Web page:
UNESCO’s World Heritage Committee has withdrawn a threat to list Australia’s Great Barrier Reef as “in danger” after a coral discovery in the Timor Sea has given hope to the struggling Australian marine wonder.
According to the Great Barrier Reef Marine Park Authority, tropical cyclones over the past 30 years have decimated nearly half of all the coral of the Great Barrier Reef.
But new hope for the GBR comes as cyclone damaged Scott Reef has been discovered to have exploded back to life, regenerating after surviving one of the worst coral bleaching episodes on record in 1998.
Researcher James Gilmour of the Australian Institute of Marine Science, who once described Scott Reef, 300km northwest of Broome, as a “wasteland”, told The Weekend Australian: “The lesson we have learned from Scott Reef is that, if the water quality is very good, reefs are very resilient.”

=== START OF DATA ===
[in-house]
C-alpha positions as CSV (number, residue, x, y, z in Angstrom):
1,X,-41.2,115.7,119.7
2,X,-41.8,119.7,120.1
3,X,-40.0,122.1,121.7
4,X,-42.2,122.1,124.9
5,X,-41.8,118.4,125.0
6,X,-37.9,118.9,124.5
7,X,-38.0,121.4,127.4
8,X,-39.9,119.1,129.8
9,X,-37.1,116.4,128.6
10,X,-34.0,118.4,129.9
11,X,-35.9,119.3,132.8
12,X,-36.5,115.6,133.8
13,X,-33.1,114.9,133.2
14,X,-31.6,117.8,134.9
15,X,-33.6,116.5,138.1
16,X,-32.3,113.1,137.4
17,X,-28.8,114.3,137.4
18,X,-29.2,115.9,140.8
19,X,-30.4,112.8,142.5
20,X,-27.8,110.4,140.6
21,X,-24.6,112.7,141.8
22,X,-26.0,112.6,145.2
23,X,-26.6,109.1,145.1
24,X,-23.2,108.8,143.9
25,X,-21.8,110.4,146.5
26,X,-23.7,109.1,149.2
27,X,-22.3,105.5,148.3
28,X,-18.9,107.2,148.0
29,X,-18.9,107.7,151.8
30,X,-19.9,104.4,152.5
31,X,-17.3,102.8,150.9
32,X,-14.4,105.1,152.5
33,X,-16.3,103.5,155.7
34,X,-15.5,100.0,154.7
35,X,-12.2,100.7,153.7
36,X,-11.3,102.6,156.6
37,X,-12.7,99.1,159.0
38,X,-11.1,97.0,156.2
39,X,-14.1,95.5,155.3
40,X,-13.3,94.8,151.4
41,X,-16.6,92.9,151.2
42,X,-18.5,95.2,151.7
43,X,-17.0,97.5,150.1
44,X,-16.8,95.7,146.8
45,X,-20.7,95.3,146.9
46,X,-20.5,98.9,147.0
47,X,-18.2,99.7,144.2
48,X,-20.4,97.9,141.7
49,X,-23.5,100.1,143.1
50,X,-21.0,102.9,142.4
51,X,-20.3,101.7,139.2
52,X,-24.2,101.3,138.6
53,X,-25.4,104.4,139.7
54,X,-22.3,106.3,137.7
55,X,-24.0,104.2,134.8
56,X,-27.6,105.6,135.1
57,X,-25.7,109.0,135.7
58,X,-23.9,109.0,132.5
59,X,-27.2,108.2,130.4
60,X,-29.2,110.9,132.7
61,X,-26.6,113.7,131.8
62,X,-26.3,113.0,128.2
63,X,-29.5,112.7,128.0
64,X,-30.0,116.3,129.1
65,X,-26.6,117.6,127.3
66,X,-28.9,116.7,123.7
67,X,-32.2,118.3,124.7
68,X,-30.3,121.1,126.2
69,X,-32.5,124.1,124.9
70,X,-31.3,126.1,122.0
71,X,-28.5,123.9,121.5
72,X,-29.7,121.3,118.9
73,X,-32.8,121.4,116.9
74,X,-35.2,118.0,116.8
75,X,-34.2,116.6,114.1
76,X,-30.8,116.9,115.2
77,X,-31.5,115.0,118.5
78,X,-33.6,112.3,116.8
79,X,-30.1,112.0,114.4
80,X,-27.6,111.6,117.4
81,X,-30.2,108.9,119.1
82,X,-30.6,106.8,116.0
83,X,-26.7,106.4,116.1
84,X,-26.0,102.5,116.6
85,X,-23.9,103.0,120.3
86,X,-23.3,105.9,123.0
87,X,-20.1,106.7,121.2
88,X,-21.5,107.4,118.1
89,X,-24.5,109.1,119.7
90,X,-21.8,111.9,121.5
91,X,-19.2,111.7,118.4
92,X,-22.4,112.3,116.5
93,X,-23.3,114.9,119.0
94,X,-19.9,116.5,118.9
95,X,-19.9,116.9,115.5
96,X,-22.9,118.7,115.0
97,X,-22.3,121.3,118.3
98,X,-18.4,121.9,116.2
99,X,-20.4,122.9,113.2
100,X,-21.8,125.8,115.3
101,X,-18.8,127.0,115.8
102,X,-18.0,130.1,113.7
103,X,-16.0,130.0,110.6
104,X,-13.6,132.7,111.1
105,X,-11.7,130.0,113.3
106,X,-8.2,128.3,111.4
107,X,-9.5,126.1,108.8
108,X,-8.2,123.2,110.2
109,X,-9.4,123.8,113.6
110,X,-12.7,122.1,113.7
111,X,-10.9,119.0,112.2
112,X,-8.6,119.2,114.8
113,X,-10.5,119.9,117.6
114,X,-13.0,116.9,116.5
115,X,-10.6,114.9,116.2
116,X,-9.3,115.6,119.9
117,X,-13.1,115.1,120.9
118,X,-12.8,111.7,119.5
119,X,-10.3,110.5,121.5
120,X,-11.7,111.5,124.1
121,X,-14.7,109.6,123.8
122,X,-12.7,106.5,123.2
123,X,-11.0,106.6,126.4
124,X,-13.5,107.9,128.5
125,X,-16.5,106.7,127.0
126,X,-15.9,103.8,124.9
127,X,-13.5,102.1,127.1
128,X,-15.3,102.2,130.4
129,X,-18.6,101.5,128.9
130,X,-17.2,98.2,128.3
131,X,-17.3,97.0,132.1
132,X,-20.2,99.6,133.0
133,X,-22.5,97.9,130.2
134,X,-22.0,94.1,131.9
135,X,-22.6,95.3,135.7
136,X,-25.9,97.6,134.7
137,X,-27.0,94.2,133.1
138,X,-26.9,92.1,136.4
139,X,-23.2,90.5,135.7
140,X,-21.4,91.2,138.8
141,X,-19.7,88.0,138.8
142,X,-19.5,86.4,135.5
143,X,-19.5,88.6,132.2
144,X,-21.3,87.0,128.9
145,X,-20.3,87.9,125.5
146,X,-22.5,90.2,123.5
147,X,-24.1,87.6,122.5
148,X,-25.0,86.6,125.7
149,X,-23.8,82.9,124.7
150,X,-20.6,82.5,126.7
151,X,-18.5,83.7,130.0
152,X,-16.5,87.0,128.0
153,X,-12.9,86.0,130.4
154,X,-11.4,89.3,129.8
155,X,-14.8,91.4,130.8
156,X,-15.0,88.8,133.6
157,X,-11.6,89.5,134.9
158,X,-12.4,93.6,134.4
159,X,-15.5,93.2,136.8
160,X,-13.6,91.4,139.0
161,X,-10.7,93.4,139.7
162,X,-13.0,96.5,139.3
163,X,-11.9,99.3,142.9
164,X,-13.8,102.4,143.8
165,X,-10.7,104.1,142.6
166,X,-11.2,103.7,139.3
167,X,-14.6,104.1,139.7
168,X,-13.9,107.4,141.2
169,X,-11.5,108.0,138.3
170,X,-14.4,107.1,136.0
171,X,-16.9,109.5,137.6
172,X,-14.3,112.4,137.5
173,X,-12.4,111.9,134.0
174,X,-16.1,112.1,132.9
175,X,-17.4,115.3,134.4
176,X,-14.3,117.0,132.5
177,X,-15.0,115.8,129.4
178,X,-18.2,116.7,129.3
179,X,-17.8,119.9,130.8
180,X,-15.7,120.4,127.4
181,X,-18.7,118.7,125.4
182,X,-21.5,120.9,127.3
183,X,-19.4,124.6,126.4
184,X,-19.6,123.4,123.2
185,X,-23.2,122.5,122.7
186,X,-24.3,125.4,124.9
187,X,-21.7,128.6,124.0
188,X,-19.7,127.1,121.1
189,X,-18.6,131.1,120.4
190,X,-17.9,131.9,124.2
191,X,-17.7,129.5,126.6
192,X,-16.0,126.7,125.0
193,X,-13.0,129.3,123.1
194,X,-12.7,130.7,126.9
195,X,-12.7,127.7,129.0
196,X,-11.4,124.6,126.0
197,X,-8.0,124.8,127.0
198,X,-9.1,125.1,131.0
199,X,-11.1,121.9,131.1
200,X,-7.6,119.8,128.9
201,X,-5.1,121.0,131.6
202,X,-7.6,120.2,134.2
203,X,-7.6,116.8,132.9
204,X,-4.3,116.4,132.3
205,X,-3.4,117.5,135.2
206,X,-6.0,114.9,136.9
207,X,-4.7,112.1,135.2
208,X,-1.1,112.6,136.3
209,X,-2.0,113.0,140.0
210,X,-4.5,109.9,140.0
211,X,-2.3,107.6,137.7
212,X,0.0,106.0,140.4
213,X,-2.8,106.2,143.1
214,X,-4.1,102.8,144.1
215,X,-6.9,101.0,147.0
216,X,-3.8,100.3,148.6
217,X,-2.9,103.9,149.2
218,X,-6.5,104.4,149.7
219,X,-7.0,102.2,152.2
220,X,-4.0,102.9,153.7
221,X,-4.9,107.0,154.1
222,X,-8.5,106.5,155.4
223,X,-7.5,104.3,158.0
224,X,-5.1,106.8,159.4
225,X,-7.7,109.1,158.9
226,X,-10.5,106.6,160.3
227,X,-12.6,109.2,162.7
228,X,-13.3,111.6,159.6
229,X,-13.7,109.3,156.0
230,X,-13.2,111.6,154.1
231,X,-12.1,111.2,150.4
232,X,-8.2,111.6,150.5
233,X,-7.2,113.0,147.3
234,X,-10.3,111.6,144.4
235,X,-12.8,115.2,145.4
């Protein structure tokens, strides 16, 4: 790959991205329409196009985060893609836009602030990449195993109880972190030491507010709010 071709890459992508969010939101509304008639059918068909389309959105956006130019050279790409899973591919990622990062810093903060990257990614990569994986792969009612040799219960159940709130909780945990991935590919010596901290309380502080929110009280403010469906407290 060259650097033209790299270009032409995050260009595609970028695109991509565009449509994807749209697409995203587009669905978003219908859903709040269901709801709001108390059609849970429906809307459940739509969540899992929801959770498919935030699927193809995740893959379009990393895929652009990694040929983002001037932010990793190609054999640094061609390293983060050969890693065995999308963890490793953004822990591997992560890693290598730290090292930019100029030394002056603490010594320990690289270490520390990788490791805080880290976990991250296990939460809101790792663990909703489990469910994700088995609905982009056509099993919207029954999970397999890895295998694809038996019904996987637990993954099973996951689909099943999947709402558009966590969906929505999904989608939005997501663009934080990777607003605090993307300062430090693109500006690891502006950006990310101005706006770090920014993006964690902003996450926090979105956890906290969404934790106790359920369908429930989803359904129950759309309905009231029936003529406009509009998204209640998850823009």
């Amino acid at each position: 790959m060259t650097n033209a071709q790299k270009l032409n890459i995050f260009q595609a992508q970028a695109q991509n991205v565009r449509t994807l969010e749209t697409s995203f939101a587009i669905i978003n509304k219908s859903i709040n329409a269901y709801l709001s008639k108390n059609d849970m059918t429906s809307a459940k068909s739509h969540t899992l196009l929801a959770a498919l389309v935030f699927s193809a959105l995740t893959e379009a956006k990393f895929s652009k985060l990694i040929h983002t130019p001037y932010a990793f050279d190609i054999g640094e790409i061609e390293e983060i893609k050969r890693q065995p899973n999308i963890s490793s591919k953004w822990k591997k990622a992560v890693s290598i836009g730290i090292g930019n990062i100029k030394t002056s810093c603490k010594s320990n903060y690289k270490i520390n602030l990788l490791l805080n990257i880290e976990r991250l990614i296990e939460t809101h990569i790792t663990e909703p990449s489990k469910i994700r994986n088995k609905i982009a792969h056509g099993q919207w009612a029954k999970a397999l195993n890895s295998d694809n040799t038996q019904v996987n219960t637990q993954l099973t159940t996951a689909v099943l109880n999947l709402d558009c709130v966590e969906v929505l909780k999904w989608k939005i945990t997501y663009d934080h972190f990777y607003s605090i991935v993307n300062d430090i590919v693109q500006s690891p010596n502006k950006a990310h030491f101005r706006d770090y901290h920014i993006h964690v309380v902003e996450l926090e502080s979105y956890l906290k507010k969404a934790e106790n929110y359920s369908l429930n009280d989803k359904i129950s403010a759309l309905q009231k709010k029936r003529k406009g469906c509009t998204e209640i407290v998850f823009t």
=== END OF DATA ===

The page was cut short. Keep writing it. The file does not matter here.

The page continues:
While some experts say the frequency of severe weather won’t give the Great Barrier Reef enough time to recover, Institute research director Jamie Oliver said the work on Scott Reef had benchmarked the regenerative capacity of corals.
UNESCO has given Australia a year to address the port development in the marine park area.
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